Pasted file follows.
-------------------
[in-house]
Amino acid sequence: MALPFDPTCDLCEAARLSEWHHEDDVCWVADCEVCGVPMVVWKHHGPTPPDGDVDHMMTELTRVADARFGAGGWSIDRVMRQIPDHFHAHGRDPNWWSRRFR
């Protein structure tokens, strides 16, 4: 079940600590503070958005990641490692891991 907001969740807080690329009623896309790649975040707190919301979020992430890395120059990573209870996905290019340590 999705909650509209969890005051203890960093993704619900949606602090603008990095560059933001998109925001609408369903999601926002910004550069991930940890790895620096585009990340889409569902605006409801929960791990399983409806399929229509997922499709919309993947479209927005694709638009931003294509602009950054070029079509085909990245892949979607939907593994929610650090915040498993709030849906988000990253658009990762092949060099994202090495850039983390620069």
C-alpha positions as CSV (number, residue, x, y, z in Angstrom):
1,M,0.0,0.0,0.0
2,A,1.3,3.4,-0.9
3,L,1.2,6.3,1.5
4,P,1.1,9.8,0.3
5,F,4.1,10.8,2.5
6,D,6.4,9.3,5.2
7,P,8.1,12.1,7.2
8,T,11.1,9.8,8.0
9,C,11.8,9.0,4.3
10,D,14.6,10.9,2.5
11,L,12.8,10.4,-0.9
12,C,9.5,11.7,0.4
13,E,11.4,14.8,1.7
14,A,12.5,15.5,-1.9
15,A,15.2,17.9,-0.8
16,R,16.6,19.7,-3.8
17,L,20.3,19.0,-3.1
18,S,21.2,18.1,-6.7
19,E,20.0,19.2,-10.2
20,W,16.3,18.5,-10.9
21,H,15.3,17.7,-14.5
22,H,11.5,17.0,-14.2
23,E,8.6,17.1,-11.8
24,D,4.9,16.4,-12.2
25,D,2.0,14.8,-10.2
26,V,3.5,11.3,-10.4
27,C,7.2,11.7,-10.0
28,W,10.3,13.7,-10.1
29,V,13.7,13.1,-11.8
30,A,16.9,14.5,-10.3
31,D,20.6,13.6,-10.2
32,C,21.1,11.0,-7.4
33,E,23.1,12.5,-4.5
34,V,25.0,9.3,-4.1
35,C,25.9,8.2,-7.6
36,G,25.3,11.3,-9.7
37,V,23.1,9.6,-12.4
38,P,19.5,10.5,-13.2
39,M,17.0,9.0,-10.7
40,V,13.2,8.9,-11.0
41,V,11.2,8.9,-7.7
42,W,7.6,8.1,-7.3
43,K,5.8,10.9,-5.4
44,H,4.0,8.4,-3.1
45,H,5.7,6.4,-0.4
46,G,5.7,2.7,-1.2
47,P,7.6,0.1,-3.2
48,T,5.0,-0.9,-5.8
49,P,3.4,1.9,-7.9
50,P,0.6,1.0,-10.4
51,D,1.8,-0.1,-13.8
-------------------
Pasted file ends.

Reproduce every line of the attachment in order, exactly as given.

[in-house]
Amino acid sequence: MALPFDPTCDLCEAARLSEWHHEDDVCWVADCEVCGVPMVVWKHHGPTPPDGDVDHMMTELTRVADARFGAGGWSIDRVMRQIPDHFHAHGRDPNWWSRRFR
């Protein structure tokens, strides 16, 4: 079940600590503070958005990641490692891991 907001969740807080690329009623896309790649975040707190919301979020992430890395120059990573209870996905290019340590 999705909650509209969890005051203890960093993704619900949606602090603008990095560059933001998109925001609408369903999601926002910004550069991930940890790895620096585009990340889409569902605006409801929960791990399983409806399929229509997922499709919309993947479209927005694709638009931003294509602009950054070029079509085909990245892949979607939907593994929610650090915040498993709030849906988000990253658009990762092949060099994202090495850039983390620069």
C-alpha positions as CSV (number, residue, x, y, z in Angstrom):
1,M,0.0,0.0,0.0
2,A,1.3,3.4,-0.9
3,L,1.2,6.3,1.5
4,P,1.1,9.8,0.3
5,F,4.1,10.8,2.5
6,D,6.4,9.3,5.2
7,P,8.1,12.1,7.2
8,T,11.1,9.8,8.0
9,C,11.8,9.0,4.3
10,D,14.6,10.9,2.5
11,L,12.8,10.4,-0.9
12,C,9.5,11.7,0.4
13,E,11.4,14.8,1.7
14,A,12.5,15.5,-1.9
15,A,15.2,17.9,-0.8
16,R,16.6,19.7,-3.8
17,L,20.3,19.0,-3.1
18,S,21.2,18.1,-6.7
19,E,20.0,19.2,-10.2
20,W,16.3,18.5,-10.9
21,H,15.3,17.7,-14.5
22,H,11.5,17.0,-14.2
23,E,8.6,17.1,-11.8
24,D,4.9,16.4,-12.2
25,D,2.0,14.8,-10.2
26,V,3.5,11.3,-10.4
27,C,7.2,11.7,-10.0
28,W,10.3,13.7,-10.1
29,V,13.7,13.1,-11.8
30,A,16.9,14.5,-10.3
31,D,20.6,13.6,-10.2
32,C,21.1,11.0,-7.4
33,E,23.1,12.5,-4.5
34,V,25.0,9.3,-4.1
35,C,25.9,8.2,-7.6
36,G,25.3,11.3,-9.7
37,V,23.1,9.6,-12.4
38,P,19.5,10.5,-13.2
39,M,17.0,9.0,-10.7
40,V,13.2,8.9,-11.0
41,V,11.2,8.9,-7.7
42,W,7.6,8.1,-7.3
43,K,5.8,10.9,-5.4
44,H,4.0,8.4,-3.1
45,H,5.7,6.4,-0.4
46,G,5.7,2.7,-1.2
47,P,7.6,0.1,-3.2
48,T,5.0,-0.9,-5.8
49,P,3.4,1.9,-7.9
50,P,0.6,1.0,-10.4
51,D,1.8,-0.1,-13.8